Let There Be Light

By Staff
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'The little 6.3 cubic inch Elgin is in exceptionally good, unrestored condition. Note the rear crankshaft extension to drive the generator. '
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'Above: An overhead view of the Elgin engine and Fisher generator powering three household light bulbs, all on a custom-built skid weighing a total of 98 pounds. Left: Detail of the skid assembly. '

Any Elgin engine is rare, and this one all the
more so because it has an output shaft on the backside of the
crankcase, which is extremely rare. In corresponding with other
collectors I’ve only located two others. Moreover, it is in
amazingly good, original, unrestored condition, and appears to have
been used very little. It is a 1/2 HP upright, with a three-digit
serial number, 662, circa 1914. Minus the rear output shaft, it is
the predecessor of the Maytag 1/2 HP upright 2-stroke engine
installed in Maytag’s earliest gas engine washers. The Maytag Co.
bought the Elgin Wheel & Engine Co. in 1916, made minor changes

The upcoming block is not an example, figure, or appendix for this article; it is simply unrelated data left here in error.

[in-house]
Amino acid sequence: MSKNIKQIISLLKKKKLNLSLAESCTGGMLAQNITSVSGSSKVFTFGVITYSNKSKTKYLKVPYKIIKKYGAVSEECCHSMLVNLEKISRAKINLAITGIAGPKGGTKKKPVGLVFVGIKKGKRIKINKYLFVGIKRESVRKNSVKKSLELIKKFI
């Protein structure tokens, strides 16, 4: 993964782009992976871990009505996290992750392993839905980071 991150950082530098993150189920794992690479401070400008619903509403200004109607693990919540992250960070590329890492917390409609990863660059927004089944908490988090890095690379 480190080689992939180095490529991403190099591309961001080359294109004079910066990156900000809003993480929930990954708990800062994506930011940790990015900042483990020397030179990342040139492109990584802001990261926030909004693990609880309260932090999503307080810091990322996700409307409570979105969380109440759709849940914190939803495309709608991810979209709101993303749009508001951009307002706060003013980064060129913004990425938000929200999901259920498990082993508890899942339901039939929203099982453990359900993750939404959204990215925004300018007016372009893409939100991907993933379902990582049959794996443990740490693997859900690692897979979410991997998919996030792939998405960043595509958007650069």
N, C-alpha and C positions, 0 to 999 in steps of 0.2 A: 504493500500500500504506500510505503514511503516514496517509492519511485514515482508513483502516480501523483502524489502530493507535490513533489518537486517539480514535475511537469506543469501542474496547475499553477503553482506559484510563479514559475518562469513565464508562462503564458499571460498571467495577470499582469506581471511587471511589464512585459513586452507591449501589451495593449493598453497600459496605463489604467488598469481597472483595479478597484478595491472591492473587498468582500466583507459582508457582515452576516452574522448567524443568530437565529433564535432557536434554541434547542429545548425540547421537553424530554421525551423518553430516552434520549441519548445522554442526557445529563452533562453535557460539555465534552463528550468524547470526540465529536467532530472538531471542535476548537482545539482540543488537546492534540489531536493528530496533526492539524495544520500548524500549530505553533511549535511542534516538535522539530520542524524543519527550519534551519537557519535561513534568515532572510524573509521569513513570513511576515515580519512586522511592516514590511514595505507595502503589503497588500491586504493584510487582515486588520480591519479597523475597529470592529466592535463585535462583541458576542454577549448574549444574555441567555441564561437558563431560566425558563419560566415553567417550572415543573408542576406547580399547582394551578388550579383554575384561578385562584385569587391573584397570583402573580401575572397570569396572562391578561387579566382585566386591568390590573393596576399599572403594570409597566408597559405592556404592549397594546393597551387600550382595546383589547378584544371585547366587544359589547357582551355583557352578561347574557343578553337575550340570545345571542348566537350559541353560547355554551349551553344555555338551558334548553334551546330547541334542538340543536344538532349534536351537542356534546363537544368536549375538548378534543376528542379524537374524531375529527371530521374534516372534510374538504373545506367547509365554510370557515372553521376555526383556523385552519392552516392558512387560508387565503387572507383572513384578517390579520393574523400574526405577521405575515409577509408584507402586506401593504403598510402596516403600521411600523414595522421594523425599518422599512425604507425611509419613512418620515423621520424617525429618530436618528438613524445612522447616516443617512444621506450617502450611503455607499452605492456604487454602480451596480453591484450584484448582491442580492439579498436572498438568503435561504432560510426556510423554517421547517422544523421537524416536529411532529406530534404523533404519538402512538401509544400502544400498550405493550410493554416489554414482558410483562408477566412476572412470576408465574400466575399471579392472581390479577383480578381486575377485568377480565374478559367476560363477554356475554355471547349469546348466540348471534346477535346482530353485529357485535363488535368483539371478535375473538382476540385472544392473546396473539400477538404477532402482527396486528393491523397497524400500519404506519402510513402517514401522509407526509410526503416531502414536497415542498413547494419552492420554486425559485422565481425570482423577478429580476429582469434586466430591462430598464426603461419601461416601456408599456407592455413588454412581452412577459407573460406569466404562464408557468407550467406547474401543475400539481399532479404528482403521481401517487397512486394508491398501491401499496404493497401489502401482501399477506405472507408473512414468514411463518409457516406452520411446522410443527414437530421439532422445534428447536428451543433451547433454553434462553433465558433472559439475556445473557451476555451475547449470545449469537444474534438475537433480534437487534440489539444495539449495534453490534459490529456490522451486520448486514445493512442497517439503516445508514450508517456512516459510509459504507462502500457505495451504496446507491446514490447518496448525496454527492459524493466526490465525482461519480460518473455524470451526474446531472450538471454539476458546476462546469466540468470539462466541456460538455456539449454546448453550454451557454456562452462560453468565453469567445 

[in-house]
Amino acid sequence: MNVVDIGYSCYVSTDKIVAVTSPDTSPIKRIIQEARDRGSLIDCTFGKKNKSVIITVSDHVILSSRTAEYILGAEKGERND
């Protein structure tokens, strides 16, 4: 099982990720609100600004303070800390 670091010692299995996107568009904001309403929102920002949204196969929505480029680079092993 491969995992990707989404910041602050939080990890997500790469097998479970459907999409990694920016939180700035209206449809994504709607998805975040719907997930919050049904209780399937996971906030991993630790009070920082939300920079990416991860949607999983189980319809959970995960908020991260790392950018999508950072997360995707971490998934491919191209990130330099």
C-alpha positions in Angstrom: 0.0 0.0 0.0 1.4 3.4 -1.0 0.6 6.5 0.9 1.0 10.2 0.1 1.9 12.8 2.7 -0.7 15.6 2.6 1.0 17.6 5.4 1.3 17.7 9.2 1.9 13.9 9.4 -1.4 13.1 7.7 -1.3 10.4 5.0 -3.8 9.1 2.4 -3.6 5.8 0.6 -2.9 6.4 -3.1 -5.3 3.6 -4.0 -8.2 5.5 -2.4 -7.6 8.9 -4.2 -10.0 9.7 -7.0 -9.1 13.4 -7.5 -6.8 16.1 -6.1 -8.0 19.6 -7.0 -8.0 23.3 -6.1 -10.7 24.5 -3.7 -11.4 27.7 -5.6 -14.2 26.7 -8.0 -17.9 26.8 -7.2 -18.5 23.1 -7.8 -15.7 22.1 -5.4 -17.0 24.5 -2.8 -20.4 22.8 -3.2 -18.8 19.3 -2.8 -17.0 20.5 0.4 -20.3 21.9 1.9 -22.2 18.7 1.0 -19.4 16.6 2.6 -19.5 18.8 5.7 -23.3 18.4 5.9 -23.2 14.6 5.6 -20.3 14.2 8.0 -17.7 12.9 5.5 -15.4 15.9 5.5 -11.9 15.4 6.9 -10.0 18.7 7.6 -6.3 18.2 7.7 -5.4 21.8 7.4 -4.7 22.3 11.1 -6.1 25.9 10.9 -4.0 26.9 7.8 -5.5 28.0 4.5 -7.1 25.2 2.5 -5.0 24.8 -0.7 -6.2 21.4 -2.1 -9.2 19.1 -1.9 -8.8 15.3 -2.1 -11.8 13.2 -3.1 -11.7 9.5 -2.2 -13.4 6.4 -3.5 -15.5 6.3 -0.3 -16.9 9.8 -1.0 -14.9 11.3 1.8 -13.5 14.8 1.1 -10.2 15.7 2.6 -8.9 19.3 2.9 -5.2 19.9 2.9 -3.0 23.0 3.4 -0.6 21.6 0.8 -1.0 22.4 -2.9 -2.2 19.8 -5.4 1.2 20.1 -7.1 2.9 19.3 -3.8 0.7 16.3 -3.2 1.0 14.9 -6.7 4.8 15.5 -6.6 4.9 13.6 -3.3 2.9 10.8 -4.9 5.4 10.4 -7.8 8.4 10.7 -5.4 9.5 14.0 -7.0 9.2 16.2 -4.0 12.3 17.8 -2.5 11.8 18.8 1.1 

to the engine design, and commenced manufacturing the engine for
their gas washers.

The rear output shaft of the Elgin is utilized to good advantage
here, as it is directly shaft-coupled to a small vintage Fisher
Electrical Works lighting generator. This is the way it was when I
originally purchased the unit from a fellow engine collector/trader
here in the North County area of San Diego in 2001. But they were
just mounted on an old wooden base with no electrical system or
wiring.

The vintage Fisher 32-volt lighting generator, also with a
three-digit serial number, 679 (which makes one wonder if it was
quite contemporary with the three-digit Elgin), is quite
interesting. Among other things, it has dual exposed field coils
atop the generator housing that are wound with cotton-insulated
wire. It worked perfectly when I got it, putting out 32 volts DC at
moderate engine speed. This was the norm for small light plants
(notably Delco) such as this, which were widely used in the early
part of the 20th century by people in rural areas before they had
electricity. Typically, the 32-volt generator would be connected to
a 30-volt bank of lead-acid storage batteries, which would power
light bulbs at night. The engine-powered generator would recharge
the batteries. A cutout relay (which this Fisher has in the can
above the brushes) prevented back-discharge of the batteries into
the generator.

In late 2004, after considerable thought on just how to do it, I
finally embarked on the project of remounting the engine and
generator in a manner I thought they deserved and would make an
attractive and interesting working display. Mounting of the Fisher
generator posed somewhat of a challenge for two reasons: 1) the
height of the shaft off the mounting base is considerably shorter
than that of the Elgin engine, and 2) with the rigid shaft
coupling, exact alignment of generator with engine is needed. I was